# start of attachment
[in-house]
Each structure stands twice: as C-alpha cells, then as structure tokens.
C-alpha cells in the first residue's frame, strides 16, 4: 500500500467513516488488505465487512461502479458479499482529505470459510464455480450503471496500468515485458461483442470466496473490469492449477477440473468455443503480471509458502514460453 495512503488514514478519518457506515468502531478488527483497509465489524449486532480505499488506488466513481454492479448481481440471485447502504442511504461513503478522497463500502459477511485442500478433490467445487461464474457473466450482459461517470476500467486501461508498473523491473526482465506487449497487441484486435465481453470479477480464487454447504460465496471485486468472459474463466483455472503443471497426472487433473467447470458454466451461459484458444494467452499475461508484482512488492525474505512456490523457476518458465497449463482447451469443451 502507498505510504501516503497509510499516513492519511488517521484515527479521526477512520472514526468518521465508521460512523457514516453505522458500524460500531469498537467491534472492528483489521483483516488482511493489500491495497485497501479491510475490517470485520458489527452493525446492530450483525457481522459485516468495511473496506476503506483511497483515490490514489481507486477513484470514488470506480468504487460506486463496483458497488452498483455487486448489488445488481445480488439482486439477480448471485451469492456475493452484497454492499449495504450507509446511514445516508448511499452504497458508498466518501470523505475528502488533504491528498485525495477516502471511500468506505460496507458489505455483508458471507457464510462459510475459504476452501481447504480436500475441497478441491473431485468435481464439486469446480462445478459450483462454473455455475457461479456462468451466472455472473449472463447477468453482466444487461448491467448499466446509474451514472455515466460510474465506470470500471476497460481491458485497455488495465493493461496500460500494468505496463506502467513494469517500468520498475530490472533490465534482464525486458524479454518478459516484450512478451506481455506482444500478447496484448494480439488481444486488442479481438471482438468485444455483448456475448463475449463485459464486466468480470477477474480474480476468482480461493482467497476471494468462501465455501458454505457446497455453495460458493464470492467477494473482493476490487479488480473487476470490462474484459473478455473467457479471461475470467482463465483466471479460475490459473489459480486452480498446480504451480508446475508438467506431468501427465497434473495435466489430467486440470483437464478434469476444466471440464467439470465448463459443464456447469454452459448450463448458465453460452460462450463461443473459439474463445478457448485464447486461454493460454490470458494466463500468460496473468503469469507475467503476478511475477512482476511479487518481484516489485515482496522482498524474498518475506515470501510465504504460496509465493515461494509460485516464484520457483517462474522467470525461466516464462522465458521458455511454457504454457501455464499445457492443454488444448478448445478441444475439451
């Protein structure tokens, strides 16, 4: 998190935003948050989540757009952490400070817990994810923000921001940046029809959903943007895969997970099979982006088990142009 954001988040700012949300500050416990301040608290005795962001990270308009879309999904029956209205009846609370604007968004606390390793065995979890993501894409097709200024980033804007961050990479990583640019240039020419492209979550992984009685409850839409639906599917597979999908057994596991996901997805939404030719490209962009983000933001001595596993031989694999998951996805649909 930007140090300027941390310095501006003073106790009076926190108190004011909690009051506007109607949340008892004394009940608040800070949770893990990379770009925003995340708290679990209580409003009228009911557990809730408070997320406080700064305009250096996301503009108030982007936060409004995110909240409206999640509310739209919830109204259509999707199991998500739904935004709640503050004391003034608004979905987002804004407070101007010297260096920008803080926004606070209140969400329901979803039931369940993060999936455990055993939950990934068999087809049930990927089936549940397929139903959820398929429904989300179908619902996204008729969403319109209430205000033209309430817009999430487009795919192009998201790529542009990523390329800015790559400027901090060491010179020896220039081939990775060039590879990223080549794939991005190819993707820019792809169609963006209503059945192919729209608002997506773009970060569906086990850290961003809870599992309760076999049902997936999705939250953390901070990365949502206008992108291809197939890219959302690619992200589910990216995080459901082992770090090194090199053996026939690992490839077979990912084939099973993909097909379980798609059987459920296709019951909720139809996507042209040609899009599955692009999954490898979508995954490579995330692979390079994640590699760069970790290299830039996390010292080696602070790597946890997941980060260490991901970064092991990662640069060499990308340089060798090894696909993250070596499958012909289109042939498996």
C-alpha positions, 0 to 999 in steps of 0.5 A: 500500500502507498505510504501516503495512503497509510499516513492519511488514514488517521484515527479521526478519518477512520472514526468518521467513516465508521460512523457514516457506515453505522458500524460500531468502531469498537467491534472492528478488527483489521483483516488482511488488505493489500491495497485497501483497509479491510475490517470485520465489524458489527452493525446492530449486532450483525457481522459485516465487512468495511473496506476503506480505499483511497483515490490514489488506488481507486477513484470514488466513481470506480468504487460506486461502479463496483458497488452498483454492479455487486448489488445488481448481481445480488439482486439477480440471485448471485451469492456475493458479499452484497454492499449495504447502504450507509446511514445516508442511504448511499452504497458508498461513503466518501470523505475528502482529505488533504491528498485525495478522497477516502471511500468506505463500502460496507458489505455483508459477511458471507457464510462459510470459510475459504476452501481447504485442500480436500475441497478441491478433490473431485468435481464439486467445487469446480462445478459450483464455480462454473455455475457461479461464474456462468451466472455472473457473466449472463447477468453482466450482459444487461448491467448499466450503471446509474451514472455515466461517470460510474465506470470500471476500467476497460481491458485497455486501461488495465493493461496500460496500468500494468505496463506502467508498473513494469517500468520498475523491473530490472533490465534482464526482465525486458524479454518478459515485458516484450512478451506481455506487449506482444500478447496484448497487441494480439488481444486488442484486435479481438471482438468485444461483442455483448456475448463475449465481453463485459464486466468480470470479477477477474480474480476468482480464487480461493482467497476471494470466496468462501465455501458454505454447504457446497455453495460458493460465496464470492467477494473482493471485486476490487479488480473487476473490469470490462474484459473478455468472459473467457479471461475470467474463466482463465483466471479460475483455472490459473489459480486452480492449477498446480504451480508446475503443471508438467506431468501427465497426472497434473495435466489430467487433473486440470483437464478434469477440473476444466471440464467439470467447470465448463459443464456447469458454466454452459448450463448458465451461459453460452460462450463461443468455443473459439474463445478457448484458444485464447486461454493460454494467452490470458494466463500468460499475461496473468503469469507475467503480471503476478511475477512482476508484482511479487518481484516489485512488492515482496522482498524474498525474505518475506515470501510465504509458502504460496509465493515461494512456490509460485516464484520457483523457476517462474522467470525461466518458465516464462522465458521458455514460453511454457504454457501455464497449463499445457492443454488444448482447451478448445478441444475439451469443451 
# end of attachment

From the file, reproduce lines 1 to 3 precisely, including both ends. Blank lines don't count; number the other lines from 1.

[in-house]
Each structure stands twice: as C-alpha cells, then as structure tokens.
C-alpha cells in the first residue's frame, strides 16, 4: 500500500467513516488488505465487512461502479458479499482529505470459510464455480450503471496500468515485458461483442470466496473490469492449477477440473468455443503480471509458502514460453 495512503488514514478519518457506515468502531478488527483497509465489524449486532480505499488506488466513481454492479448481481440471485447502504442511504461513503478522497463500502459477511485442500478433490467445487461464474457473466450482459461517470476500467486501461508498473523491473526482465506487449497487441484486435465481453470479477480464487454447504460465496471485486468472459474463466483455472503443471497426472487433473467447470458454466451461459484458444494467452499475461508484482512488492525474505512456490523457476518458465497449463482447451469443451 502507498505510504501516503497509510499516513492519511488517521484515527479521526477512520472514526468518521465508521460512523457514516453505522458500524460500531469498537467491534472492528483489521483483516488482511493489500491495497485497501479491510475490517470485520458489527452493525446492530450483525457481522459485516468495511473496506476503506483511497483515490490514489481507486477513484470514488470506480468504487460506486463496483458497488452498483455487486448489488445488481445480488439482486439477480448471485451469492456475493452484497454492499449495504450507509446511514445516508448511499452504497458508498466518501470523505475528502488533504491528498485525495477516502471511500468506505460496507458489505455483508458471507457464510462459510475459504476452501481447504480436500475441497478441491473431485468435481464439486469446480462445478459450483462454473455455475457461479456462468451466472455472473449472463447477468453482466444487461448491467448499466446509474451514472455515466460510474465506470470500471476497460481491458485497455488495465493493461496500460500494468505496463506502467513494469517500468520498475530490472533490465534482464525486458524479454518478459516484450512478451506481455506482444500478447496484448494480439488481444486488442479481438471482438468485444455483448456475448463475449463485459464486466468480470477477474480474480476468482480461493482467497476471494468462501465455501458454505457446497455453495460458493464470492467477494473482493476490487479488480473487476470490462474484459473478455473467457479471461475470467482463465483466471479460475490459473489459480486452480498446480504451480508446475508438467506431468501427465497434473495435466489430467486440470483437464478434469476444466471440464467439470465448463459443464456447469454452459448450463448458465453460452460462450463461443473459439474463445478457448485464447486461454493460454490470458494466463500468460496473468503469469507475467503476478511475477512482476511479487518481484516489485515482496522482498524474498518475506515470501510465504504460496509465493515461494509460485516464484520457483517462474522467470525461466516464462522465458521458455511454457504454457501455464499445457492443454488444448478448445478441444475439451